I like to quote an example from human history. When Arthur, the elder brother of King Henry VIII of England, died—no doubt of some quantum fluctuation—early in the sixteenth century, Henry replaced Arthur as heir to the throne and as the husband of Catherine of Aragón. That accident influenced the way the Church of England separated from the Roman Catholic Church (although the separation itself might have occurred anyway) and changed the history of the English and then the British monarchy, all the way down to the antics of Charles and Diana.
It is the frozen accidents, along with the fundamental laws, that give rise to regularities and thus to effective complexity. Since the fundamental laws are believed to be simple, it is mainly the frozen accidents that are responsible for effective complexity. We can relate that fact to the tendency for more and more complex entities to appear as time goes on.
Of course there is no rule that everything must increase in complexity. Any individual entity may increase or decrease in effective complexity or stay the same. When an organism dies or a civilization dies out, it suffers a dramatic decrease in complexity. But the envelope of effective complexity keeps getting pushed out, as more and more complex things arise.
The reason is that as time goes on frozen accidents keep accumulating, and so more and more effective complexity is possible. That is true even for non-adaptive evolution, as in galaxies, stars, planets, rocks, and so forth. It is well-known to be true of biological evolution, where in some cases higher effective complexity probably confers an advantage. And we see all around us the appearance of more and more complex regulations, instruments, computer software packages, and so forth, even though in many cases certain things are simplified.
The tendency of more and more complex forms to appear in no way contradicts the famous second law of thermodynamics, which states that for a closed (isolated) system, the average disorder ("entropy") keeps increasing. There is nothing in the second law to prevent local order from increasing, through various mechanisms of self-organization, at the expense of greater disorder elsewhere. (One simple and widespread mechanism of self-organization on a cosmic scale is provided by gravitation, which has caused material to condense into the familiar structures with which astronomy is concerned, including our own planet.)
Here on Earth, once it was formed, systems of increasing complexity have arisen as a consequence of the physical evolution of the planet over some four and half billion years, biological evolution over four billion years or so, and, over a very short period on a geological time scale, human cultural evolution.
The process has gone so far that we human beings are now confronted with immensely complex ecological and social problems, and we are in urgent need of better ways of dealing with them. When we attempt to tackle such difficult problems, we naturally tend to break them up into more manageable pieces. That is a useful practice, but it has serious limitations.
When dealing with any nonlinear system, especially a complex one, it is not sufficient to think of the system in terms of parts or aspects identified in advance, then to analyze those parts or aspects separately, and finally to combine those analyses in an attempt to describe the entire system. Such an approach is not, by itself, a successful way to understand the behavior of the system. In this sense there is truth in the old adage that the whole is more than the sum of its parts.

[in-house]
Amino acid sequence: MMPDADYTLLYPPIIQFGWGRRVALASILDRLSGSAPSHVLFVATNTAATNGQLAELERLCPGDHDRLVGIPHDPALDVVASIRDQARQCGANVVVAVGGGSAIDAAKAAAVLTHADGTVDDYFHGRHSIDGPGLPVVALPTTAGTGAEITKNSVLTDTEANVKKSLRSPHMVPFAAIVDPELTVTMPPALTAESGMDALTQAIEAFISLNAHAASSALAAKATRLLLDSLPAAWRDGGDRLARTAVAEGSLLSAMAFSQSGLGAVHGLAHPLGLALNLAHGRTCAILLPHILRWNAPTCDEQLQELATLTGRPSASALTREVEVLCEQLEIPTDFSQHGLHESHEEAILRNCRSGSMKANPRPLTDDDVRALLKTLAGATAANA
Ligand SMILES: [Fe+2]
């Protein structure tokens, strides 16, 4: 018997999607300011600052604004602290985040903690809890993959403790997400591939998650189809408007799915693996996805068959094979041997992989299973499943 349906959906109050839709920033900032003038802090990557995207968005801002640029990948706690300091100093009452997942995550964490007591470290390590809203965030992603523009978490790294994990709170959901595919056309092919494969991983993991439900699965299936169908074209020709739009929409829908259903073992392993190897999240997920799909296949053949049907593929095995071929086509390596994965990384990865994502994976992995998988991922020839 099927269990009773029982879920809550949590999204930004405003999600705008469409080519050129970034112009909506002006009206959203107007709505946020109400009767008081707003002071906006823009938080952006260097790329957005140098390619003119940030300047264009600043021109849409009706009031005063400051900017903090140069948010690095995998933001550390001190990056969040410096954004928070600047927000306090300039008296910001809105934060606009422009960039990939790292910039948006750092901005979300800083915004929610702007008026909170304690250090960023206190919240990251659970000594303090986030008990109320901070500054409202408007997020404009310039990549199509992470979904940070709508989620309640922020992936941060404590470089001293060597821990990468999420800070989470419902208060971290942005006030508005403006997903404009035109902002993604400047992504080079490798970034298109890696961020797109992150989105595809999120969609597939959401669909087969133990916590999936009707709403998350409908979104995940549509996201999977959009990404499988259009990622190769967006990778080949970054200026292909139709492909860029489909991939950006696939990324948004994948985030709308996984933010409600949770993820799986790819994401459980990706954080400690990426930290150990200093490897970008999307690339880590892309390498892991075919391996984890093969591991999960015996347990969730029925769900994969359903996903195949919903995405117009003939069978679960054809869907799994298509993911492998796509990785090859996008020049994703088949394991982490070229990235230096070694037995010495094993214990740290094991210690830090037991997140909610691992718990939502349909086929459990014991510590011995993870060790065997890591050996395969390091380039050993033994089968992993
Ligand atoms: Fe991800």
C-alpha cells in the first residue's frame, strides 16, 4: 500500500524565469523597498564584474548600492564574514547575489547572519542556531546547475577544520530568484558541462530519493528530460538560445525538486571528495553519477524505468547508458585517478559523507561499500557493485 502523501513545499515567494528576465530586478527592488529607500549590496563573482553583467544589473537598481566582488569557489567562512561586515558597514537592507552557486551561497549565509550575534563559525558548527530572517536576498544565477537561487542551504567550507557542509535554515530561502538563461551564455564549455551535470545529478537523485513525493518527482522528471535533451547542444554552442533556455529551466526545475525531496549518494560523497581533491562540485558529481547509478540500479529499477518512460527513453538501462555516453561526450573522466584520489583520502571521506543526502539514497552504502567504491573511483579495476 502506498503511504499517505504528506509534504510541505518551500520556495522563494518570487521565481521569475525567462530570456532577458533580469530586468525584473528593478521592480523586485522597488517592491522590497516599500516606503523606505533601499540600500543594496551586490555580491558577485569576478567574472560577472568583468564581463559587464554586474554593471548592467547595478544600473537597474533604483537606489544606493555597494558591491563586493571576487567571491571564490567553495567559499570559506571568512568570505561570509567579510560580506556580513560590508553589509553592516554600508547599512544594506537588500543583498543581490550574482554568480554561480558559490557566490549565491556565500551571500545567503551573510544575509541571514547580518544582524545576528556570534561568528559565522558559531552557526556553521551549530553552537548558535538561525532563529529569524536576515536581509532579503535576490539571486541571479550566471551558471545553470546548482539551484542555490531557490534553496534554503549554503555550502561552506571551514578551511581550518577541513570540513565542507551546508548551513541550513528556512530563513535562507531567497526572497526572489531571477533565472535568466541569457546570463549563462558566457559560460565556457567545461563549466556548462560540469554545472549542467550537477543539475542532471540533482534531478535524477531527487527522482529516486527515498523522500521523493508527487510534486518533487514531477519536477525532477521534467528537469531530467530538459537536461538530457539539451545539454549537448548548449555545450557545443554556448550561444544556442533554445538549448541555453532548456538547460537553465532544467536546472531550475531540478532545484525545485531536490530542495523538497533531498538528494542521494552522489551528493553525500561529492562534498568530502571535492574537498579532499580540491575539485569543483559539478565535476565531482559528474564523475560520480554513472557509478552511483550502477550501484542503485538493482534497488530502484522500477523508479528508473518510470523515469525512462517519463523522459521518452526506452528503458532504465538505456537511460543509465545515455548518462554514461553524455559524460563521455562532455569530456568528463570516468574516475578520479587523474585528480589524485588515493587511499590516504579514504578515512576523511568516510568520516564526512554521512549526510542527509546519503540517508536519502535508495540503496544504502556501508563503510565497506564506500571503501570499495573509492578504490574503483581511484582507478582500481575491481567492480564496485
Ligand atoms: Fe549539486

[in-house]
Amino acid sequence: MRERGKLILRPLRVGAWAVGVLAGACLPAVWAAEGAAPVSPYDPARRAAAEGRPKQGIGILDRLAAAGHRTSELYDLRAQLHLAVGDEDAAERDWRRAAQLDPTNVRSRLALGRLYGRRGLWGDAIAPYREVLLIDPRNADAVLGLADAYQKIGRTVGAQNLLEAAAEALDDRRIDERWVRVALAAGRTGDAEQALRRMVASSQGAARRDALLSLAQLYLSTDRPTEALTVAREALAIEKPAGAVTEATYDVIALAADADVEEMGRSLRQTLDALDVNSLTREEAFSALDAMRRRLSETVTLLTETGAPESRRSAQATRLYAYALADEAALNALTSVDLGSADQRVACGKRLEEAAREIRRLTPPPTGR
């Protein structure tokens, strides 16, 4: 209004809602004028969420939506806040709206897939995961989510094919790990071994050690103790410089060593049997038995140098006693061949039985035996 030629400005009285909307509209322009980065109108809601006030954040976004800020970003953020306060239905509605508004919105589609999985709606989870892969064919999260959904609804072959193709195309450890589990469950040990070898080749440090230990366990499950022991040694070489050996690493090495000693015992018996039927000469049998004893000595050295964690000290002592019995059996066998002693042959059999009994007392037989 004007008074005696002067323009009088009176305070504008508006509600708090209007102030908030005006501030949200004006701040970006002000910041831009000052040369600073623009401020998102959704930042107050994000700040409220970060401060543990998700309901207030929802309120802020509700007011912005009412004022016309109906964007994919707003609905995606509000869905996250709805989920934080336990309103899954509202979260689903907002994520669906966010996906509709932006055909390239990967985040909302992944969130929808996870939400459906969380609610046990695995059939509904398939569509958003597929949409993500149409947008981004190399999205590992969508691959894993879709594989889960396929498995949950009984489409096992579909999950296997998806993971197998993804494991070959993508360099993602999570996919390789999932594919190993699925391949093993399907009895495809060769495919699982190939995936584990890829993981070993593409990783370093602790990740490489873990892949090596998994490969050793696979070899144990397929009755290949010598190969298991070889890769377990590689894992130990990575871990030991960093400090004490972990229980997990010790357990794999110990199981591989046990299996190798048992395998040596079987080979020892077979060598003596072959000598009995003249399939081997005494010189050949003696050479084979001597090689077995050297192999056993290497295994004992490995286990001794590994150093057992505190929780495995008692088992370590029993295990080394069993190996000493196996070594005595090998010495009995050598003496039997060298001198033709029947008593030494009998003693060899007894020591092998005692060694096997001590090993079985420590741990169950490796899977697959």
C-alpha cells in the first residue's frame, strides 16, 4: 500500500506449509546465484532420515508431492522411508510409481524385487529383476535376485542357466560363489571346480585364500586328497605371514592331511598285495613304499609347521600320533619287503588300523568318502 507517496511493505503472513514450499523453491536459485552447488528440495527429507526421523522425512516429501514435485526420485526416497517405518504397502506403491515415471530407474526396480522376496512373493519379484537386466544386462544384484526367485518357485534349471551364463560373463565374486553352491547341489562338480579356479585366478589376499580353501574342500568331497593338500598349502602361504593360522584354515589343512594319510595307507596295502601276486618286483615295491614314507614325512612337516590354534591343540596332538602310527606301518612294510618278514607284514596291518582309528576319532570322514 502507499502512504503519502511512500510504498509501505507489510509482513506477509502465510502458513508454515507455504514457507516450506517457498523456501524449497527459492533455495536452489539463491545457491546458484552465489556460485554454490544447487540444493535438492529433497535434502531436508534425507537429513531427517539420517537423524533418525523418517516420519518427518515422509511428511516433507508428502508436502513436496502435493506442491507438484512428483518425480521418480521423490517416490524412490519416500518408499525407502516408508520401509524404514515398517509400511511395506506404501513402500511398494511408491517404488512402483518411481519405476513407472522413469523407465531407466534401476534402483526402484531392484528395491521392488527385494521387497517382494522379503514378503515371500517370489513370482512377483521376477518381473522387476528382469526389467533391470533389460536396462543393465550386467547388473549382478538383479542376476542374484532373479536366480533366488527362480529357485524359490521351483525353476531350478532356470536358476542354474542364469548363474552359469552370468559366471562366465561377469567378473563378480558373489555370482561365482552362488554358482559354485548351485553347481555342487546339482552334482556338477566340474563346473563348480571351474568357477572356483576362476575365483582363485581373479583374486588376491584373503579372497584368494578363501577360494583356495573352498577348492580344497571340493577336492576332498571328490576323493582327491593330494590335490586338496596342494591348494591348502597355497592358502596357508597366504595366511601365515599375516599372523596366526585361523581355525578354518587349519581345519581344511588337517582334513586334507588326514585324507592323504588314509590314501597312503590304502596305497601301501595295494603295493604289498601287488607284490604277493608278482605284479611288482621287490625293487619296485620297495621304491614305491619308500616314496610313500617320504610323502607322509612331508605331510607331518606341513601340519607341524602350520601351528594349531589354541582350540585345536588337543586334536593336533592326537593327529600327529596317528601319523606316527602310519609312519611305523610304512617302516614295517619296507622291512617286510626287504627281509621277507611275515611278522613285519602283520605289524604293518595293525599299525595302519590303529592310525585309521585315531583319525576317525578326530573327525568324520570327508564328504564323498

Unfortunately, in a great many places in our society, including academia and most bureaucracies, prestige accrues principally to those who study carefully some aspect of a problem, while discussion of the big picture is relegated to cocktail parties. It is of crucial importance that we learn to supplement those specialized studies with what I call a crude look at the whole.
Now the chief of an organization, say a head of government or a CEO, has to behave as if he or she is taking into account all the aspects of a situation, including the interactions among them, which are often strong. It is not so easy, however, for the chief to take a crude look at the whole if everyone else in the organization is concerned only with a partial view.
Even if some people are assigned to look at the big picture, it doesn’t always work out. A few months ago, the CEO of a gigantic corporation told me that he had a strategic planning staff to help him think about the future of the business, but that the members of that staff suffered from three defects:
* They seemed largely disconnected from the rest of the company.
* No one could understand what they said.
* Everyone else seemed to hate them.
Despite such experiences, it is vitally important that we supplement our specialized studies with serious attempts to take a crude look at the whole.
At this conference, issues of global politics and security will be addressed, including ones specifically concerned with the security of the United States. But security narrowly defined depends in very important ways on security in the broadest sense. Some politicians deeply concerned about military strength appear to resent the idea of diluting that concern by emphasizing a broader conception of security, but many thinkers in the armed services themselves recognize that military security is deeply intertwined with all the other major global issues.